Sunday, January 29, 2017

Savage Model 1907 .32 ACP

The Model 1907 in .32 ACP was Savage's entry into the pocket pistol market.  The pistol was derived from their entry into the 1907 military trials to find the United State's first self loading, semi-automatic pistol in .45 caliber.  Savage produced 650 45 ACP pistols for the trials which the military returned after the trials were completed and the Colt entry was chosen.  Savage then sold them on the commercial market and if you can find one today you'll have a very valuable pistol.  Good luck finding one!

Savage felt that a scaled down pocket pistol would be a better seller than a large bore handgun so the .45 ACP model never made it into Savage's consumer catalogue.  One wonders how the .45 Savage would have been received if it was put into wide distribution, but one does not need to wonder how the 1907 .32 fared.  It was a hit and Savage ultimately produced 235,000 model 1907 pistols.  

The pistol had many interesting and unique features.

1. The circular knurled knob at the top is not a hammer as the model 1907 is a striker-fired pistol.  The knurled knob is actually a cocking indicator.  As pictured above the knob indicates that the pistol is not cocked.  If it was in the rearward position then the striker is cocked.

2. The slide rides inside the frame, as do the modern CZ pistols, rather than riding on top or outside of the frame.

3. As the slide rides inside the frame, little of the slide is left to grasp in order to rack the slide and charge the pistol.  To help that function Savage put large and well spaced cocking serrations on the slide to assist with its manipulation.

4. The magazine holds 10 rounds in a double stack configuration.  I'll bet you didn't realize that double stack magazine go all the way back to the early days of the last century.

5. The magazine release sits at the bottom of the front strap.  
One is supposed to be able to operate the release using your little finger.  This is a skill I have yet to acquire.

6. The safety lever swings up to make the pistol safe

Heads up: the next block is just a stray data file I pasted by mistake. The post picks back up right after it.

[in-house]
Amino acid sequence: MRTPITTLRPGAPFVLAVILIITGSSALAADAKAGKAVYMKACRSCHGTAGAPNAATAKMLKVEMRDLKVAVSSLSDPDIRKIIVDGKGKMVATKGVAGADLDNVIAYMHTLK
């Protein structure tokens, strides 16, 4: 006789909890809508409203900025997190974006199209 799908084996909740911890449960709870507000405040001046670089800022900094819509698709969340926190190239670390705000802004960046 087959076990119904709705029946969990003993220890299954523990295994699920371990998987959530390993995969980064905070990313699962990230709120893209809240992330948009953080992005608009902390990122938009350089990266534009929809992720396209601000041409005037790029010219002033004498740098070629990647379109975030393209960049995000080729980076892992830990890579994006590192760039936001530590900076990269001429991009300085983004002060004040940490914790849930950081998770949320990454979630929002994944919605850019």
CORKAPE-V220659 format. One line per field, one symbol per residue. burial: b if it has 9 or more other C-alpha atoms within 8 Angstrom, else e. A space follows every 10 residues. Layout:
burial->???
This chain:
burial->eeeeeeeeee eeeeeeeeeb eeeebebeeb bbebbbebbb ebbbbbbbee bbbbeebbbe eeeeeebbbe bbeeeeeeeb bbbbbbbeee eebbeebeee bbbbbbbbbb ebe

7.  The sights are small and representative of an era where shooting was done quickly without taking the time to obtain an ultra precise sight picture.

The 1907 field strips into 6 pieces:

1. Slide
2. Recoil Spring
3. Barrel
4. 10 Round Double Stack Magazine
5. Fire Control Mechanism
6. Frame 

The key to field stripping this pistol rests with the fire control mechanism.  You begin by removing the magazine and retracting the slide to its furthest rearward position. You then engage the safety to lock the slide back.  Then grasp the rear of the fire control mechanism (part #5 above) and twist it 90 degrees clockwise.  At that point you pull the mechanism out and the rest of the pistol can be pushed forward and off of the frame.  

The Savage 1907 has a great Art Nouveau appearance and I love the look of the checkered grips with Savage logo on them.

Shooting the 1907 was very pleasant.  The .32 ACP has a modicum of recoil but before we get to the targets I would remind you that the sights are minuscule at best and the pistol is over 100 years old.

The target above was shot with Remington FMJ ammo at 21 feet.  This is a pocket pistol designed for close quarter engagements hence, I did not fire it beyond the 7 yard marker. I would note that I only shot at the middle and top two diamonds.  The rounds in the southern hemisphere were shot at the equatorial target.  Still, for what this pistol is designed for, it would serve is purpose well.

This target was shot with defensive hollow-point ammunition.  PMC JHP ammo was used in shooting at the center section.  Of the two magazines of ammo used, there was one double feed with each magazine.  The bottom righthand diamond was shot at with Hornaday JHP cartridges.  They were a tad more accurate than the PMC and I had no reliability issues although I did not load and shoot a full magazine of the Hornaday fodder.

Another interesting facet surrounding this pistol is how Savage chose to market it.  They made a major play toward the women's market.  This is a segment that is still somewhat underserved today but Savage was playing on the fears present in the time period of 1910 - 1920.
Above is one of the many ads that Savage used to market the pistol to the female market.  This was the beginning of the highly industrialized era in American history.  In urban areas the women's husbands and fathers were typically working 12 hour shifts at a factory so they were not home much of the time.  Fear of burglaries and other criminal intrusions were used to sell this pistol.  The ad features the 1907's slogan "10 Shots Quick" and states that the pistol "Aims Easy as Pointing Your Finger" while asking "Are your little ones and property safe?"  The fear of threats towards your children is a powerful motivator.

Savage also used celebrity endorsements to great advantage.

In this ad Buffalo Bill Cody tells us that the Savage 1907 has now replaced his "old Army revolver".  The pistol is also referred to as "the Banisher of Burglar Fear".  Burglary is also featured in the ad below:

Former buffalo scout and legendary Western lawman "Bat" Masterson also endorsed the pistol with the ad repeating the "10 Shots Quick" slogan.

I think the Savage Model 1907 is an important historical pistol for it's innovative design and unique marketing program.  It was aimed at an urban market, targeted toward women, and utilized legends of the Western frontier to provide endorsements.  It also served to transition those who carried handguns away from their revolvers toward the self-charging, semi-automatic pistol.

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